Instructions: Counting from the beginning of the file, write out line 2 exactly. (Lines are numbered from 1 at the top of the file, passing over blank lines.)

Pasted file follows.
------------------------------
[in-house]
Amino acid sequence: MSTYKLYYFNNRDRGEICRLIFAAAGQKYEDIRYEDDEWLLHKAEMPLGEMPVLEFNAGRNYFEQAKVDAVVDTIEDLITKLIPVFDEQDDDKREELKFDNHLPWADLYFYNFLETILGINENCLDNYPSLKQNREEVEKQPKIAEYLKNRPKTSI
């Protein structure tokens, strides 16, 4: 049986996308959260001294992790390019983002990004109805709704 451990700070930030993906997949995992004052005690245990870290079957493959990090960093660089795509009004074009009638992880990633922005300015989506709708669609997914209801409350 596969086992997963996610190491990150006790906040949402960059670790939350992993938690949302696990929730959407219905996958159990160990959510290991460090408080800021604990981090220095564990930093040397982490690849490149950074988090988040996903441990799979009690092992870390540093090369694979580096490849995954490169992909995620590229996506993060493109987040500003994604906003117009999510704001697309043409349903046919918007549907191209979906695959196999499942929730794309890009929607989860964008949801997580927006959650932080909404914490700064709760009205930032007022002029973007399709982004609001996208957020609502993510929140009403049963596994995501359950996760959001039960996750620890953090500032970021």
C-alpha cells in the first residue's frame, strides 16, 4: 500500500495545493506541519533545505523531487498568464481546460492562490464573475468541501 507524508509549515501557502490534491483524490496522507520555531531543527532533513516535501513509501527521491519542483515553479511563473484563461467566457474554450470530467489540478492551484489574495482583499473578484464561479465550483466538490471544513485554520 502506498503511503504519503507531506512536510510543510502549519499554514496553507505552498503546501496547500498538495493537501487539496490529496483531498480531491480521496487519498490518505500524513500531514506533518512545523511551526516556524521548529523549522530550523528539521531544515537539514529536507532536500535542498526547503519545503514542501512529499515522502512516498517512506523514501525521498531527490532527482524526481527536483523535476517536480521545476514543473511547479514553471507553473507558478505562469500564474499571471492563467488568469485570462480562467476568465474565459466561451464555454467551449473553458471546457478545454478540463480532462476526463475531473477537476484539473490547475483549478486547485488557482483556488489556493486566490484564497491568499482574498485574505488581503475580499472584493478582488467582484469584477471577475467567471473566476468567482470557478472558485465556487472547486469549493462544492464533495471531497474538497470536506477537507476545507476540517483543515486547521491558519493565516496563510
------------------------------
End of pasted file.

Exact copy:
Amino acid sequence: MSTYKLYYFNNRDRGEICRLIFAAAGQKYEDIRYEDDEWLLHKAEMPLGEMPVLEFNAGRNYFEQAKVDAVVDTIEDLITKLIPVFDEQDDDKREELKFDNHLPWADLYFYNFLETILGINENCLDNYPSLKQNREEVEKQPKIAEYLKNRPKTSI